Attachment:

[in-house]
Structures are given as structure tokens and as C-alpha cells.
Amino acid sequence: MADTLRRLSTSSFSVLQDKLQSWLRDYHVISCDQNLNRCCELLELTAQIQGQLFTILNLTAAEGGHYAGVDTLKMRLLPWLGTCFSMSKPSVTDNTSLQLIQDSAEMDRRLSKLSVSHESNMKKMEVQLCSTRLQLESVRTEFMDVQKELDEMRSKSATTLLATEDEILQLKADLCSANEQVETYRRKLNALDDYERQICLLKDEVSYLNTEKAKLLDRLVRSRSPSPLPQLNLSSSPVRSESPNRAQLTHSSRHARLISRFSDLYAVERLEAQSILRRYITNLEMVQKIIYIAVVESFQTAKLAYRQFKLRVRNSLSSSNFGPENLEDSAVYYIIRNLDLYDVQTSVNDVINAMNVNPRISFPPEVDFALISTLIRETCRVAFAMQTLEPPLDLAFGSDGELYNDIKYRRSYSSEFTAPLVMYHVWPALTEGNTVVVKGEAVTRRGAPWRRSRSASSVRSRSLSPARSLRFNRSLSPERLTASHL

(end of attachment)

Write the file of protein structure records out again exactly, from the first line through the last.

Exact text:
[in-house]
Structures are given as structure tokens and as C-alpha cells.
Amino acid sequence: MADTLRRLSTSSFSVLQDKLQSWLRDYHVISCDQNLNRCCELLELTAQIQGQLFTILNLTAAEGGHYAGVDTLKMRLLPWLGTCFSMSKPSVTDNTSLQLIQDSAEMDRRLSKLSVSHESNMKKMEVQLCSTRLQLESVRTEFMDVQKELDEMRSKSATTLLATEDEILQLKADLCSANEQVETYRRKLNALDDYERQICLLKDEVSYLNTEKAKLLDRLVRSRSPSPLPQLNLSSSPVRSESPNRAQLTHSSRHARLISRFSDLYAVERLEAQSILRRYITNLEMVQKIIYIAVVESFQTAKLAYRQFKLRVRNSLSSSNFGPENLEDSAVYYIIRNLDLYDVQTSVNDVINAMNVNPRISFPPEVDFALISTLIRETCRVAFAMQTLEPPLDLAFGSDGELYNDIKYRRSYSSEFTAPLVMYHVWPALTEGNTVVVKGEAVTRRGAPWRRSRSASSVRSRSLSPARSLRFNRSLSPERLTASHL